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The U.S. stock market may be running low on liquidity, experts say, and that could very well weigh down prices and lead to further selling.
Why it matters: The dysfunction over the past few weeks in the repo market, which is where large financial institutions sell assets like Treasuries when they need quick cash, may have been the first signal of a wide-ranging liquidity shortage.
- That shortage could be poised to deliver a larger shock to the broader financial system, with Wednesday's stock market selloff being the latest (and most prominent) example of a liquidity event.
What they're saying: "Over the past year we have seen liquidity risks bubbling up," Bank of America Merrill Lynch equity and quant strategist Savita Subramanian said in a note to clients.
- "When the wall of worry turns to panic selling, we worry about an unlikely area of liquidity risk: the S&P 500."
The nagging issues in the repo market are "just a symptom of a larger macro problem," Yves Lamoureux, president of macroeconomic research firm Lamoureux & Co., told Axios.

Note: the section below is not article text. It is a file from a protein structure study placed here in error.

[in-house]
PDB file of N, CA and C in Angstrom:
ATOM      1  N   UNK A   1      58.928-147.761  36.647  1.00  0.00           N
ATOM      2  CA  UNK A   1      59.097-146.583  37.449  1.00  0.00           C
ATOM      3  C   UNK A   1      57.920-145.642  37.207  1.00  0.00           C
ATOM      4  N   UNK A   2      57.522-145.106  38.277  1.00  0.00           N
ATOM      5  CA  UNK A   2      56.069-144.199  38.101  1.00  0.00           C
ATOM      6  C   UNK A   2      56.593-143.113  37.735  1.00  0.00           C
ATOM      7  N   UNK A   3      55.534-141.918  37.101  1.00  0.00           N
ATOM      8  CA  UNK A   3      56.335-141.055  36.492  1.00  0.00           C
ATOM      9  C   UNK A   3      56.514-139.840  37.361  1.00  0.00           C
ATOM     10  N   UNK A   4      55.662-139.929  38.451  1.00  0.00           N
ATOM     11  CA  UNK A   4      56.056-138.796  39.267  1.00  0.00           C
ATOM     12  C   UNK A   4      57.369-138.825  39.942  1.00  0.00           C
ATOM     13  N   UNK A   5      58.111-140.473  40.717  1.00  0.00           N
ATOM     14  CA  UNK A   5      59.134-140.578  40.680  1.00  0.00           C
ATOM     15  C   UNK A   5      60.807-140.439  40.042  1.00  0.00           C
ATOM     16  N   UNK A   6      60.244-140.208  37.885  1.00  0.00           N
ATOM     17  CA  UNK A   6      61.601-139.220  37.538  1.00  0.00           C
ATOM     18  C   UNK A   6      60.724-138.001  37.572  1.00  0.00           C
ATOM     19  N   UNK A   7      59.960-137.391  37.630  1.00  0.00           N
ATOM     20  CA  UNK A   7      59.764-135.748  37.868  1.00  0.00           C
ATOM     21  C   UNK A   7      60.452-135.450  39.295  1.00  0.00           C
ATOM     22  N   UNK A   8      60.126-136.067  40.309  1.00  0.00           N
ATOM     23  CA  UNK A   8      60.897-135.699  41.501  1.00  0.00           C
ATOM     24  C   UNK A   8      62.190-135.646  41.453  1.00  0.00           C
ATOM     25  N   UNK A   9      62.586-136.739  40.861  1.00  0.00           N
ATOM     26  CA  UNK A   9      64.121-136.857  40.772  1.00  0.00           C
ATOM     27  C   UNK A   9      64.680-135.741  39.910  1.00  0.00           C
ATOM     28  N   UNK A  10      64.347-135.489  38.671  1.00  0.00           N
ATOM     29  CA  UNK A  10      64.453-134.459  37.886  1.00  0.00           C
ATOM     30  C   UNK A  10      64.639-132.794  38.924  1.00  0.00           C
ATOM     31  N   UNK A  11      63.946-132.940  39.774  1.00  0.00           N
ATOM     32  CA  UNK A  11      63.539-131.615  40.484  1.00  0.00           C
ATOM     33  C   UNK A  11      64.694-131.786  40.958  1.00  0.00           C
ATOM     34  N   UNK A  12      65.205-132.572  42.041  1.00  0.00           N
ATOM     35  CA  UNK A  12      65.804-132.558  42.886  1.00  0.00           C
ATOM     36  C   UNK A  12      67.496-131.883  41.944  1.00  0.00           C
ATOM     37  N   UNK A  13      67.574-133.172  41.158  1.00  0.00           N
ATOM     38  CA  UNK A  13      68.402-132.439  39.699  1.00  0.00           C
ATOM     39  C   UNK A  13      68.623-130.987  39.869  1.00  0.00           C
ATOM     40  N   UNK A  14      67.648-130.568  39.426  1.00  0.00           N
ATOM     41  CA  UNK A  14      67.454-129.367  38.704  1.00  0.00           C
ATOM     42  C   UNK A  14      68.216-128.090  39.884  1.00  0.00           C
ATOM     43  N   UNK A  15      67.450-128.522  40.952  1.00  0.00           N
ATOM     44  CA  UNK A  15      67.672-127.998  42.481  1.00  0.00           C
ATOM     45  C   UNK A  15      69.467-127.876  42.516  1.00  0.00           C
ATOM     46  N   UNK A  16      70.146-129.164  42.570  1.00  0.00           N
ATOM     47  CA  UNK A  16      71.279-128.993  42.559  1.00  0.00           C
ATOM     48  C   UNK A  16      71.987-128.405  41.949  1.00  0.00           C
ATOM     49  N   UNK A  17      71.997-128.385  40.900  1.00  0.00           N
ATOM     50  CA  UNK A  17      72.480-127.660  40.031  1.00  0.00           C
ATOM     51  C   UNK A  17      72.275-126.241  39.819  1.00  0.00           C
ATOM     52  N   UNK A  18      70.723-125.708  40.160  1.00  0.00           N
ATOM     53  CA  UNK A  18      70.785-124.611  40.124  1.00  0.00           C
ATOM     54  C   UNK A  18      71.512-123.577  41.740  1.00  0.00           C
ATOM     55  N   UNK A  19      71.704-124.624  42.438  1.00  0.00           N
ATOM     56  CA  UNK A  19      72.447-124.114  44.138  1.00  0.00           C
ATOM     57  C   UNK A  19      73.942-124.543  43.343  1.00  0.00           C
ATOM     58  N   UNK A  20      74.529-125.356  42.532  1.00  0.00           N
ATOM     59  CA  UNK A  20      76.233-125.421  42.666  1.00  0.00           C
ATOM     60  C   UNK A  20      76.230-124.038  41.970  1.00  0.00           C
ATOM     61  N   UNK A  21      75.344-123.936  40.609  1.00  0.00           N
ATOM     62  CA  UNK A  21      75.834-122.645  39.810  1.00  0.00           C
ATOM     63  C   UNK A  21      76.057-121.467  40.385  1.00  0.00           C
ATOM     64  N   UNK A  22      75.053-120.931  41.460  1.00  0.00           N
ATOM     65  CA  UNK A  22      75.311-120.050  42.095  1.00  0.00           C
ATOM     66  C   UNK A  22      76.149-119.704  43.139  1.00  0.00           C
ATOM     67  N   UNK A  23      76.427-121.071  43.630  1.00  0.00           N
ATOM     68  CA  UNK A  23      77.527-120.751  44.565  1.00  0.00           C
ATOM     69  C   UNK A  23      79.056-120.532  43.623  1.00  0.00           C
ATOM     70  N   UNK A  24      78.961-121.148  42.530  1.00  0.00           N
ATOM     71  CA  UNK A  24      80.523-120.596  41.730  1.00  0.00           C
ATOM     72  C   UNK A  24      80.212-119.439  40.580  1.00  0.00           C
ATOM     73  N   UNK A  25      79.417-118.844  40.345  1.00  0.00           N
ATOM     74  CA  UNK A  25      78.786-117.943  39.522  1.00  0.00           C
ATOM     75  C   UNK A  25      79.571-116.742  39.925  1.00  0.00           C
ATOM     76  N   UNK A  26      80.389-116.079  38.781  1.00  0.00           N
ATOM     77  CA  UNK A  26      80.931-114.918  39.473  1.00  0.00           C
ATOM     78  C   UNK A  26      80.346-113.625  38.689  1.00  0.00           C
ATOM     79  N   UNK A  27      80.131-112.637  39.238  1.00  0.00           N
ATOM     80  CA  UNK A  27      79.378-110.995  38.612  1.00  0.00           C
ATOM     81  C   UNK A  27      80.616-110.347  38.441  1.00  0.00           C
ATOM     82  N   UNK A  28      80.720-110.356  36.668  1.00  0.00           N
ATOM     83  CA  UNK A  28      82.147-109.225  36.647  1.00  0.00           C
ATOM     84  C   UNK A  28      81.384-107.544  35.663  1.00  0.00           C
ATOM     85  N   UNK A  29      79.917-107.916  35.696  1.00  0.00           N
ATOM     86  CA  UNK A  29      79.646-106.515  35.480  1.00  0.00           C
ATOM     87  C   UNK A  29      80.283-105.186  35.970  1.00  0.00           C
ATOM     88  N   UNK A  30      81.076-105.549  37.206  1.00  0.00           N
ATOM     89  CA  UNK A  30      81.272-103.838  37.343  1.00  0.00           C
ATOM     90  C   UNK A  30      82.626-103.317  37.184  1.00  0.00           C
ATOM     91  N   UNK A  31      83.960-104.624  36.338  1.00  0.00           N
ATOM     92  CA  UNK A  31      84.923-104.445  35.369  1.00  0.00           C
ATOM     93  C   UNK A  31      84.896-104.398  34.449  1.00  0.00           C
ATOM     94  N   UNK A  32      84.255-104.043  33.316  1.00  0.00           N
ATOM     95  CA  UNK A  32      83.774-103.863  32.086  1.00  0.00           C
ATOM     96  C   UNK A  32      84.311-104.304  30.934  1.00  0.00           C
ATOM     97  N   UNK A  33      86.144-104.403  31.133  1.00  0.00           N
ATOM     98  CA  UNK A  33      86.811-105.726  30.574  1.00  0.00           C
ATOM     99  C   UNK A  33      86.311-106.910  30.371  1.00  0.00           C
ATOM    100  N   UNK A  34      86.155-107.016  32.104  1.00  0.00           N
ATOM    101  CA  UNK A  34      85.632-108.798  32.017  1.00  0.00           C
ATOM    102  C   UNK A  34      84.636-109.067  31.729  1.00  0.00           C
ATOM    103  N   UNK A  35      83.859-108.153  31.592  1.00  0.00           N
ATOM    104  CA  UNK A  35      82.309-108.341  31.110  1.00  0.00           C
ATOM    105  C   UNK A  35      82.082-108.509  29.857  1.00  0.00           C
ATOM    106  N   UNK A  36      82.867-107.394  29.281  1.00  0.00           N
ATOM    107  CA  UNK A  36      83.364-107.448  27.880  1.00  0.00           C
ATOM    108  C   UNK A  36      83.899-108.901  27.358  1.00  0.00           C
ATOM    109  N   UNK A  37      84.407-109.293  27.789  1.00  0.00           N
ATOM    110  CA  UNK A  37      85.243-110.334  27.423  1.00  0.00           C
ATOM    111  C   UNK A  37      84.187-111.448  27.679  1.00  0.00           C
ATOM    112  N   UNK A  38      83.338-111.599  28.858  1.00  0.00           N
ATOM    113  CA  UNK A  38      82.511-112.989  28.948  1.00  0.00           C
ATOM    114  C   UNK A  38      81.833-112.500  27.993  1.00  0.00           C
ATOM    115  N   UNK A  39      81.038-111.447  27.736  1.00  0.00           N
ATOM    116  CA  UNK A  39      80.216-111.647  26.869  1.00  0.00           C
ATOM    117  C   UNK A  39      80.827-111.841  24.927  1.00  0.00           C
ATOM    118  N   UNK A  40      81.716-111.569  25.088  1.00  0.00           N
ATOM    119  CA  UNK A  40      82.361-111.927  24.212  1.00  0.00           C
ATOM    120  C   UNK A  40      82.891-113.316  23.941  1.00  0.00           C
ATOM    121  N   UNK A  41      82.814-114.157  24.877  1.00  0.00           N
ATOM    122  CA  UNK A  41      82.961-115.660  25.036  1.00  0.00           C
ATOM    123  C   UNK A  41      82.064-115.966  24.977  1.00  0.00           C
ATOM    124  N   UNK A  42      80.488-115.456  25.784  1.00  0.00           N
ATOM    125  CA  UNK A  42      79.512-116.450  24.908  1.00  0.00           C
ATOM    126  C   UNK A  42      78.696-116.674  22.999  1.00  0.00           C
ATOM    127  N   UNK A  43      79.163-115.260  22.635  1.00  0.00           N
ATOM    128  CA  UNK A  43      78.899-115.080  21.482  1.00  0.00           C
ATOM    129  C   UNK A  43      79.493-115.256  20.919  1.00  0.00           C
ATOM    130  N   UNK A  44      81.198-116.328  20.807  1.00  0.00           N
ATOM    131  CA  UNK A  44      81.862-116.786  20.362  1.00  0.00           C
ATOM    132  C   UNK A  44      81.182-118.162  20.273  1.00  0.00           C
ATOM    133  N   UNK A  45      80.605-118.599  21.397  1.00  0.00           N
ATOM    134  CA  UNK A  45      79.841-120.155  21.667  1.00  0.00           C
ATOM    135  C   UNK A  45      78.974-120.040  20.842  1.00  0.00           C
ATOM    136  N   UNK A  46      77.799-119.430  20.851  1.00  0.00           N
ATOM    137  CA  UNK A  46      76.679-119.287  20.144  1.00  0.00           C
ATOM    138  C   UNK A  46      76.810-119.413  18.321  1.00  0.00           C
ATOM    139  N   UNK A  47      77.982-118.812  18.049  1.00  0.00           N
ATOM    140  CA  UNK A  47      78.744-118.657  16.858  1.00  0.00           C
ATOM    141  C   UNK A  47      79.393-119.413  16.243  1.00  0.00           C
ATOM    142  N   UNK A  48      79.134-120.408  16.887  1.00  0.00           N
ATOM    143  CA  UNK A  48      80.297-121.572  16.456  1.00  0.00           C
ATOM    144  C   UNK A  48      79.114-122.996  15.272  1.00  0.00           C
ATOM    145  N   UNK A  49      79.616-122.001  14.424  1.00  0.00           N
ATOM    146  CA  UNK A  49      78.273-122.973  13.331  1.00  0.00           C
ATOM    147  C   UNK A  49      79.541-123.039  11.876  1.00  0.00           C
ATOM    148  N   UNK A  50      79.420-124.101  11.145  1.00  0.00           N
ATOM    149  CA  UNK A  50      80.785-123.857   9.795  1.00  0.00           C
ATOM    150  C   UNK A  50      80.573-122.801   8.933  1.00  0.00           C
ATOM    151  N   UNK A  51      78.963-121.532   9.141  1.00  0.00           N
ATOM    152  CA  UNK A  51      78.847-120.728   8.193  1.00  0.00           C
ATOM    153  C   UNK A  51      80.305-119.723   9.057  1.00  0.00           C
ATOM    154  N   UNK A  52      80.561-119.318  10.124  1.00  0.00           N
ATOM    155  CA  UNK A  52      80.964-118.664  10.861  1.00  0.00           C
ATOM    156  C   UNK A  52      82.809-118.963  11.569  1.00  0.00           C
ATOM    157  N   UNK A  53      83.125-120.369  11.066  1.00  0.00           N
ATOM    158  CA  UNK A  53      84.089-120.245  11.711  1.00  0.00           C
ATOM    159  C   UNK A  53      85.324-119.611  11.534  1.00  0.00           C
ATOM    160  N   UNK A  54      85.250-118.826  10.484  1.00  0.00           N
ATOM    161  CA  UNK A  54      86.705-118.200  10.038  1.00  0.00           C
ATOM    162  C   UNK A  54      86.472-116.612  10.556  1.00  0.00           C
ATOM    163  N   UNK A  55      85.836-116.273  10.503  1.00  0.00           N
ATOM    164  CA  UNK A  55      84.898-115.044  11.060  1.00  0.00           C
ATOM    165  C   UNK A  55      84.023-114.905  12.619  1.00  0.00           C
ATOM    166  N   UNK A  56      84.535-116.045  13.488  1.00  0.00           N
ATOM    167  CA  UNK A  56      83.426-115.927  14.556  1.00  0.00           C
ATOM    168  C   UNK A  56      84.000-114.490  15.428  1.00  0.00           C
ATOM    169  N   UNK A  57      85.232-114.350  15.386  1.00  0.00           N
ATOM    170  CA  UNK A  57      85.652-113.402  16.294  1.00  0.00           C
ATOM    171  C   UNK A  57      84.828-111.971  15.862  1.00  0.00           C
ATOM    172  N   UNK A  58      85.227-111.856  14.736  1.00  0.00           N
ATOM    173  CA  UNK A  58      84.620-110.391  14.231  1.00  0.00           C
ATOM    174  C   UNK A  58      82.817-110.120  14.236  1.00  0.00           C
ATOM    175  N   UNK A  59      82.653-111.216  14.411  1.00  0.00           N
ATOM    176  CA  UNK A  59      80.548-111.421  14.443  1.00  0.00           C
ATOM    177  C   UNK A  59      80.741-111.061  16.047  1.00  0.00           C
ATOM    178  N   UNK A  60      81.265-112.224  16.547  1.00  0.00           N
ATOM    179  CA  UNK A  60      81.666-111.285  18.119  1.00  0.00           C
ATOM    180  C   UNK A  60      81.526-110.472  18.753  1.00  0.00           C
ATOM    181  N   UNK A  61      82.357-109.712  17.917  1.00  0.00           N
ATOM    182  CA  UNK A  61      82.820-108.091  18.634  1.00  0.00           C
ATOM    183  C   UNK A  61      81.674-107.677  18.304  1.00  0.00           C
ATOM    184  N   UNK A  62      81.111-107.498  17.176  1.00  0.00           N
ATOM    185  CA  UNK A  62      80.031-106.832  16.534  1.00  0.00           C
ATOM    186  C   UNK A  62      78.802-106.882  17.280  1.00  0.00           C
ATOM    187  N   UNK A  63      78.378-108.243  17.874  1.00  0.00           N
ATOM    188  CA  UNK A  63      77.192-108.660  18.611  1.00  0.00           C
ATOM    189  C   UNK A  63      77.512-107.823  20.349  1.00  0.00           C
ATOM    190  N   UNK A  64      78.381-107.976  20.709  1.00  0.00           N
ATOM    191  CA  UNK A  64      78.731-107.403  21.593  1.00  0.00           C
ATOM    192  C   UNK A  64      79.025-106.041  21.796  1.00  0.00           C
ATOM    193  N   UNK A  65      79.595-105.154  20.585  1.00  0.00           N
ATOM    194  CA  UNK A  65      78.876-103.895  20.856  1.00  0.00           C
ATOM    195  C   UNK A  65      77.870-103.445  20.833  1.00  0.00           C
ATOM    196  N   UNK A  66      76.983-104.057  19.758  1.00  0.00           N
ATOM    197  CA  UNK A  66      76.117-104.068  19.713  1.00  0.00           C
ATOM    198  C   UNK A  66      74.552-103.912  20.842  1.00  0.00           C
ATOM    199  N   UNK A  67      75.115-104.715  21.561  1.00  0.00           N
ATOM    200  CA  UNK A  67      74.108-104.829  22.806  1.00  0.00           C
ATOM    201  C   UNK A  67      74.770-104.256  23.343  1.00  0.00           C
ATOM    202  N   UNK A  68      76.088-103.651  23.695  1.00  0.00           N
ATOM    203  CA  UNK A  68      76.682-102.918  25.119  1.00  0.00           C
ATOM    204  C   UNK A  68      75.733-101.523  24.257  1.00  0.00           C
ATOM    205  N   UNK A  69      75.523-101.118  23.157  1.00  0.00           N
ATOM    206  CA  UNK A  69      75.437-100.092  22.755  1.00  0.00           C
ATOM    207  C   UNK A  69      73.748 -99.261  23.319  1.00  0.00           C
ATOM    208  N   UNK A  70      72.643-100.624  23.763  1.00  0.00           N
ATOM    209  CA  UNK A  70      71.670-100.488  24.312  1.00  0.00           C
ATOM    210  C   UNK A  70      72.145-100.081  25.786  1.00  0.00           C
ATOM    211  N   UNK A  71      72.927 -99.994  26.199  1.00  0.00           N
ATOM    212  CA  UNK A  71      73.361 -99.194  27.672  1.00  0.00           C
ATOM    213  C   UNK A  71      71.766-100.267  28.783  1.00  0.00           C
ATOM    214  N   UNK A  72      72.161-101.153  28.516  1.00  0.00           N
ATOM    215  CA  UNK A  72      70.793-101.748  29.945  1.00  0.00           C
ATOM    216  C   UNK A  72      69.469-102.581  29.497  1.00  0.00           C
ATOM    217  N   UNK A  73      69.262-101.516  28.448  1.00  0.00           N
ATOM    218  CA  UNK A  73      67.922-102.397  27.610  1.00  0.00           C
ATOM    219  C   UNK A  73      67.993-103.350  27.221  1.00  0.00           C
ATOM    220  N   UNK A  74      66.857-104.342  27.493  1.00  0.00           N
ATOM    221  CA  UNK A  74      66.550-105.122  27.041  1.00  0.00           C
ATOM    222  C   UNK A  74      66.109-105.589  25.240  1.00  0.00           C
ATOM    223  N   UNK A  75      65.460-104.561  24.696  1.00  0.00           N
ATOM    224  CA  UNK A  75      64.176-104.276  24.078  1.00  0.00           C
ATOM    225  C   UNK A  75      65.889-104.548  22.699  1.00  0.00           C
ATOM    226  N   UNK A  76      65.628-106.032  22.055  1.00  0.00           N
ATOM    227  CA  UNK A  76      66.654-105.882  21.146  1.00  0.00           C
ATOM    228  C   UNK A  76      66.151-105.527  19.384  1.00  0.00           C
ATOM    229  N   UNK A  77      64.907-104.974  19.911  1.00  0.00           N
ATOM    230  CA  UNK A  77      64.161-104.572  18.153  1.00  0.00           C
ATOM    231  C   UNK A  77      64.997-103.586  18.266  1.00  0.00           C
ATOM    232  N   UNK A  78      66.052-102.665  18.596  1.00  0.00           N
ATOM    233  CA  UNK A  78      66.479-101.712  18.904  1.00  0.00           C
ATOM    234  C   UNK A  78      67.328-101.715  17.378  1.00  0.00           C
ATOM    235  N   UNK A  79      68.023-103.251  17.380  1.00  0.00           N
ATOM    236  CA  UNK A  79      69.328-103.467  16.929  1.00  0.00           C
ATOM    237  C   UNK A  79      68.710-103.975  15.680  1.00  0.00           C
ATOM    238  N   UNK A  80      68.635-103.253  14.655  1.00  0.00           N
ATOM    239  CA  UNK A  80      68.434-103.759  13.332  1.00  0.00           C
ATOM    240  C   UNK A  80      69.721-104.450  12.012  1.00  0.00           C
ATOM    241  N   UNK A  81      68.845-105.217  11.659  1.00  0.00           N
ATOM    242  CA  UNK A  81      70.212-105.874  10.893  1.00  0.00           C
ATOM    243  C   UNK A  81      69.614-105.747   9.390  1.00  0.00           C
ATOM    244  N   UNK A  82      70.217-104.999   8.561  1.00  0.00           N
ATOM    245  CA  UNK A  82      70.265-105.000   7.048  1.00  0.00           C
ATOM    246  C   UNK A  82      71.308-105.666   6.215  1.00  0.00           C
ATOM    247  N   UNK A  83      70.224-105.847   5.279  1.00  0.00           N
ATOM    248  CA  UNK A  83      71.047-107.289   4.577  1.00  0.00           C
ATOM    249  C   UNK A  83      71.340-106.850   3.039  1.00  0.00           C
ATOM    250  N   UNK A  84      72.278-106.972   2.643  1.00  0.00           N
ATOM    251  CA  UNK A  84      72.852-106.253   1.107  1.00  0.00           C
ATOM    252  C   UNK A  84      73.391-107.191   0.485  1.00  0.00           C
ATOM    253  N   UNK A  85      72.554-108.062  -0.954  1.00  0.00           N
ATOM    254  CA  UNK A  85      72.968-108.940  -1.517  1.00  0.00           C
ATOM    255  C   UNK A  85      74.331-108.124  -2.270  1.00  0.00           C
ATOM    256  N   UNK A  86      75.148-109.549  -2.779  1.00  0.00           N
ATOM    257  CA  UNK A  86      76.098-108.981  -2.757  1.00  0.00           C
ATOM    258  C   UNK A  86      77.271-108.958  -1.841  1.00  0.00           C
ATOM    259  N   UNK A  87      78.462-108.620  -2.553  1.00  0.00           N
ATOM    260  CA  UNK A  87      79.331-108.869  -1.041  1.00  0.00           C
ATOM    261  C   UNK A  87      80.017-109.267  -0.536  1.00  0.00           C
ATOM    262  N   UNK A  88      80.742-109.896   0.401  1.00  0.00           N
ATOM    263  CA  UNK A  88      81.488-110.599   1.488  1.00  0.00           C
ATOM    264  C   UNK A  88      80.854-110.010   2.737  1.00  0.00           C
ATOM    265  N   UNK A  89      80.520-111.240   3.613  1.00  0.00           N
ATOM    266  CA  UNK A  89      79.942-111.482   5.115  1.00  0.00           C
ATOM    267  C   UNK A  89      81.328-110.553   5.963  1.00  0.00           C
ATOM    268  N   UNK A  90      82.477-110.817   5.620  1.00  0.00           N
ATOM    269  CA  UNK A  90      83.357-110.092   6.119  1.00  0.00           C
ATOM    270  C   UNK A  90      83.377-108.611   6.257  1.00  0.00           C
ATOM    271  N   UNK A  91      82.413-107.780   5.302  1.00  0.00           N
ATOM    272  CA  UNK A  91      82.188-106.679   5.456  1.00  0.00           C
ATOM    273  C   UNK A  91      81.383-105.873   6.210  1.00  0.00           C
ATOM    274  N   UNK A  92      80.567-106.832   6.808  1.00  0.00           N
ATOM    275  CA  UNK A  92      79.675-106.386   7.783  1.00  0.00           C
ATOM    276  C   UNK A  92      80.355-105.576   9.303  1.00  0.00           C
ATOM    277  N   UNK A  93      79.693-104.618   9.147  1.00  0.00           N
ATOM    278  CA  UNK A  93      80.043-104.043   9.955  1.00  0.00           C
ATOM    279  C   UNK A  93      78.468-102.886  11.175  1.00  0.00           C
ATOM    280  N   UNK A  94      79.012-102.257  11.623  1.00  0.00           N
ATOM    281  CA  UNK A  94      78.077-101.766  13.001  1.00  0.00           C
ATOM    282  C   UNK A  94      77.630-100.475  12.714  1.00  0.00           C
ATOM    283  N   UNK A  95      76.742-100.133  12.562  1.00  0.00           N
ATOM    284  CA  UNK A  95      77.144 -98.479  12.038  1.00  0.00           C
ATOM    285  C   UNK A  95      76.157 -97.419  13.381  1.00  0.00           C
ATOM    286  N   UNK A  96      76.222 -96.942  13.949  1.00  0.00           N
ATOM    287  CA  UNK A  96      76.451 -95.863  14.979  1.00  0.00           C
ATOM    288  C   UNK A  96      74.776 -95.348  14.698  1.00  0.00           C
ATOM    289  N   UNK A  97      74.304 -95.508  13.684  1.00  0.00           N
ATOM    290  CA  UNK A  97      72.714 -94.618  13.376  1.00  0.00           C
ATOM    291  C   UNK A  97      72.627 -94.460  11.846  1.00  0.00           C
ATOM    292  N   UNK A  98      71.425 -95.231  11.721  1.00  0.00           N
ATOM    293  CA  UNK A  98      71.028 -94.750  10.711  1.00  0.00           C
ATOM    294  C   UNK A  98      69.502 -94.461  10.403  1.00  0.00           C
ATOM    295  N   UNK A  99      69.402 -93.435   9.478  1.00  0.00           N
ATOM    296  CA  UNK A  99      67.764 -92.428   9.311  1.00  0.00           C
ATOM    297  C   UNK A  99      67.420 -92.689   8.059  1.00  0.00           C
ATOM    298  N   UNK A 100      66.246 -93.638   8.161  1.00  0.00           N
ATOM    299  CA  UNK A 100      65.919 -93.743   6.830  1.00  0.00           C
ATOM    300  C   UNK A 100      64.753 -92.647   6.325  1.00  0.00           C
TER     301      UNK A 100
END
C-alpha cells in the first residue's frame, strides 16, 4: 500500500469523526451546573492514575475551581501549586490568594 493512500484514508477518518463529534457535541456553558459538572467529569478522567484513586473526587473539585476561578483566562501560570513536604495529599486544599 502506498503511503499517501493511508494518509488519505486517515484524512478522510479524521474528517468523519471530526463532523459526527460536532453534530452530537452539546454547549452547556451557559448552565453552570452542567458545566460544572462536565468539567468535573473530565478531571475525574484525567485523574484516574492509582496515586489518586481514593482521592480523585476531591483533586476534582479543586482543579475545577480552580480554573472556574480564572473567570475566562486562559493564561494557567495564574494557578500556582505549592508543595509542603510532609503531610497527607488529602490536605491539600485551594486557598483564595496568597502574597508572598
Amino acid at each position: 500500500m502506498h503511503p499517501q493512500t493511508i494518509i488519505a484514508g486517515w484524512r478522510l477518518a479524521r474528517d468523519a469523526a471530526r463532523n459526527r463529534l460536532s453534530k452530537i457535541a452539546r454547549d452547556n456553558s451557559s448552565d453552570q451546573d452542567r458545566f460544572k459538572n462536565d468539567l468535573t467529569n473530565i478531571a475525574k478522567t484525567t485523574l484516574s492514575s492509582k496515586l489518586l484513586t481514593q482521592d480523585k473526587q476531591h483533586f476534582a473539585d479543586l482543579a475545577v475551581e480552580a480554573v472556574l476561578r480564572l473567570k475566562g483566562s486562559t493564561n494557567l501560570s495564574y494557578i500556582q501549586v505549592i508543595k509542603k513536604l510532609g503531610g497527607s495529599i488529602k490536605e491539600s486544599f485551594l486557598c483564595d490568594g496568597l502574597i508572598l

- "The economy requires much more credit and the Fed has gone too far in its tightening of the balance sheet."
- "Liquidity is the blood needed to hold up the stock market. The simple fact that indices are dropping like rocks is a testament to its lack thereof."
Watch this space: The rapidly rising popularity of passive investing, converging stock ownership, and increasing fund flows from pension funds and large money managers into private equity is drying out typical sources of liquidity to the stock market and could mean major outflows in the face of bad news, Subramanian adds.
- "Liquidity rarely matters, but when it does, it's all that matters."
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